A recent article from the Pittsburgh Post-Gazette highlights an interesting, but rarely discussed, part of the classical music performance: the body language of the conductor, and how they use it to control the sound of the orchestra.
Just as actors and dancers are experts in communicating with their anatomy, orchestra conductors also extensively train in nonverbal communication, as their primary role is to beat time and use their bodies to direct emotional intensity and nuance during a performance.
At the root level, some cues have obvious meanings. When Manfred Honeck, music director of the Pittsburgh Symphony Orchestra, sets his feet wide, furrows his brow and flings his arms out, this essentially boils down to “play louder.” But to a trumpet player, his meaning might be as nuanced as “play this as though you’re standing alone on a precipice yowling into an infinite void.” His smoother, smaller movements generally imply softer melodies and phrases but might suggest to a violinist playing with a sound no louder than the pattering of a mouse’s footsteps.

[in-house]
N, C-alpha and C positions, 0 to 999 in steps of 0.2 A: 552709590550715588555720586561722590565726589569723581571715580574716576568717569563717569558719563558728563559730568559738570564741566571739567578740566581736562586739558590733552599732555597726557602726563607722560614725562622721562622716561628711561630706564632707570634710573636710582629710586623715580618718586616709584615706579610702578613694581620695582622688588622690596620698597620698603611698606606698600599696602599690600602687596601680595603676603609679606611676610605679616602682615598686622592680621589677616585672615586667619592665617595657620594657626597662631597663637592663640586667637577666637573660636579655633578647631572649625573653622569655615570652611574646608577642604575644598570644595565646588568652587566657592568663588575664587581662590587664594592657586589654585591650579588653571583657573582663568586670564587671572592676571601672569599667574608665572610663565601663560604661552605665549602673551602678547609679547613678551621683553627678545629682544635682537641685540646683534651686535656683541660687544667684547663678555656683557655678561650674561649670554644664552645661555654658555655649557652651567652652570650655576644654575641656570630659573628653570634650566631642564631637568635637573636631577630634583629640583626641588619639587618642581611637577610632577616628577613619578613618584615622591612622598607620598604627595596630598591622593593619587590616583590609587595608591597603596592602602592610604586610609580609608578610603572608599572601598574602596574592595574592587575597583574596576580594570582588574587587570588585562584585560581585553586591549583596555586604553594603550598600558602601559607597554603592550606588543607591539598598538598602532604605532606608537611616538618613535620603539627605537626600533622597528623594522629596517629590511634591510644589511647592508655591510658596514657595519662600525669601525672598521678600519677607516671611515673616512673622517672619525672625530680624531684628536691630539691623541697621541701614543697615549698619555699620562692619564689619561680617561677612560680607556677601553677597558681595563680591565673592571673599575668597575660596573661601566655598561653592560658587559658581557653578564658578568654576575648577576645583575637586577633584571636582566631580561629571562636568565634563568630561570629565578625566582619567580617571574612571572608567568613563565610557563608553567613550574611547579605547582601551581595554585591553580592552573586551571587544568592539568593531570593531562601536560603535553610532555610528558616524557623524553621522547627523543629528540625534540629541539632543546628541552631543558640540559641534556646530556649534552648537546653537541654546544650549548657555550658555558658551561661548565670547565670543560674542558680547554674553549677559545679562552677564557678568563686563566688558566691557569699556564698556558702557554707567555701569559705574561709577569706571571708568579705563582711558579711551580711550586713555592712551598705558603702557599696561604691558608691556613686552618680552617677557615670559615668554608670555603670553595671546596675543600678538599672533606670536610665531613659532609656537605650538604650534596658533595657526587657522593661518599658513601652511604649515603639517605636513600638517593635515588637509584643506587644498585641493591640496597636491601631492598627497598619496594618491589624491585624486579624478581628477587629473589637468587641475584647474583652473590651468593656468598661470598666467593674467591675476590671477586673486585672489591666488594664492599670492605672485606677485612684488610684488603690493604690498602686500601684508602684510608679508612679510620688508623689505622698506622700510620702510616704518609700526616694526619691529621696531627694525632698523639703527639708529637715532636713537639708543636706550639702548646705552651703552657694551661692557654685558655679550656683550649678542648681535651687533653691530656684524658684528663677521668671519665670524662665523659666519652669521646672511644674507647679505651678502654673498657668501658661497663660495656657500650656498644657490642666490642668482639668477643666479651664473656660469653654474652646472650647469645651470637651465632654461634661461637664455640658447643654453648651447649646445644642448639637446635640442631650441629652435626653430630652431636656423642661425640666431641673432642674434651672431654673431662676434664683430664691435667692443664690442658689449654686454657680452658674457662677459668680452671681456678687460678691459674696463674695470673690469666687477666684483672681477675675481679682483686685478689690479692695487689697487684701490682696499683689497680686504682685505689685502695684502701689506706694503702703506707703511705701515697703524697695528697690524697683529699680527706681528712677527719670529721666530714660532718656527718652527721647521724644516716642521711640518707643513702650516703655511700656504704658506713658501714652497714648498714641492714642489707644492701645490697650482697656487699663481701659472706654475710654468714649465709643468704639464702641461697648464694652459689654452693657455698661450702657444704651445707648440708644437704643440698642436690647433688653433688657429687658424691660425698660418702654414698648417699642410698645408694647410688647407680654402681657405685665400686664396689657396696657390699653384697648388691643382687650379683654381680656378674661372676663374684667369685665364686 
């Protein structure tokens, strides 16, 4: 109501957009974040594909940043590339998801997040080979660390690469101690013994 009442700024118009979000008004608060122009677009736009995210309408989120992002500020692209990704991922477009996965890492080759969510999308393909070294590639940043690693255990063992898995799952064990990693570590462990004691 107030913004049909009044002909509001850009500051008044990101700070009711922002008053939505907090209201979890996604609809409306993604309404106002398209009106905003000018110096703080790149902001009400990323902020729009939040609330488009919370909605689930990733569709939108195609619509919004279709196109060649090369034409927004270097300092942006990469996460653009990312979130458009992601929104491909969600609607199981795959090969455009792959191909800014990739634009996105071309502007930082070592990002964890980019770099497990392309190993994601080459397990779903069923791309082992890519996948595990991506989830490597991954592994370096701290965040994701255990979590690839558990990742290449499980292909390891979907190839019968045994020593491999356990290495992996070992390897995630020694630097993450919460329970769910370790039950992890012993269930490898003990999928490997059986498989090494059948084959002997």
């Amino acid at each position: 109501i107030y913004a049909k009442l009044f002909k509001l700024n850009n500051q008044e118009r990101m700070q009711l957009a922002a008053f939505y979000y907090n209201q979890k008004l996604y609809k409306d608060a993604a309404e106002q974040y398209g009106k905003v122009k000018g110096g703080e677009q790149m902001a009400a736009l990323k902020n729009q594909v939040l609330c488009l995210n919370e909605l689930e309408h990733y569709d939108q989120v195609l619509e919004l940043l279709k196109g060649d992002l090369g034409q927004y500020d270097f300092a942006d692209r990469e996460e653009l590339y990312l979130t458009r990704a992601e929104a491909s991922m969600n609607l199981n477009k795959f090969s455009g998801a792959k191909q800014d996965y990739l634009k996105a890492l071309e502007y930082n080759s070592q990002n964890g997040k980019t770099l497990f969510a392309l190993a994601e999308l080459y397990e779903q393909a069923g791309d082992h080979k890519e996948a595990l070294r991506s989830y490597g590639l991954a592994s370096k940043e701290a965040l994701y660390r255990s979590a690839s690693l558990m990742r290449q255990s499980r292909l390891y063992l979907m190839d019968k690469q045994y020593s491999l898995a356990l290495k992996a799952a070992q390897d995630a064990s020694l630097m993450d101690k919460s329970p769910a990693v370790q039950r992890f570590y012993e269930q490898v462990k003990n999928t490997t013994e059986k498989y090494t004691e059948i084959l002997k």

A body language and communication expert walks you through how the smallest, and largest, motions can change any interaction, especially when it comes to making music on stage with so many dozens of professional musicians. They even discuss the body language of Leonard Bernstein from a performance of Haydn’s Symphony No. 88 (4th movement). Check it out!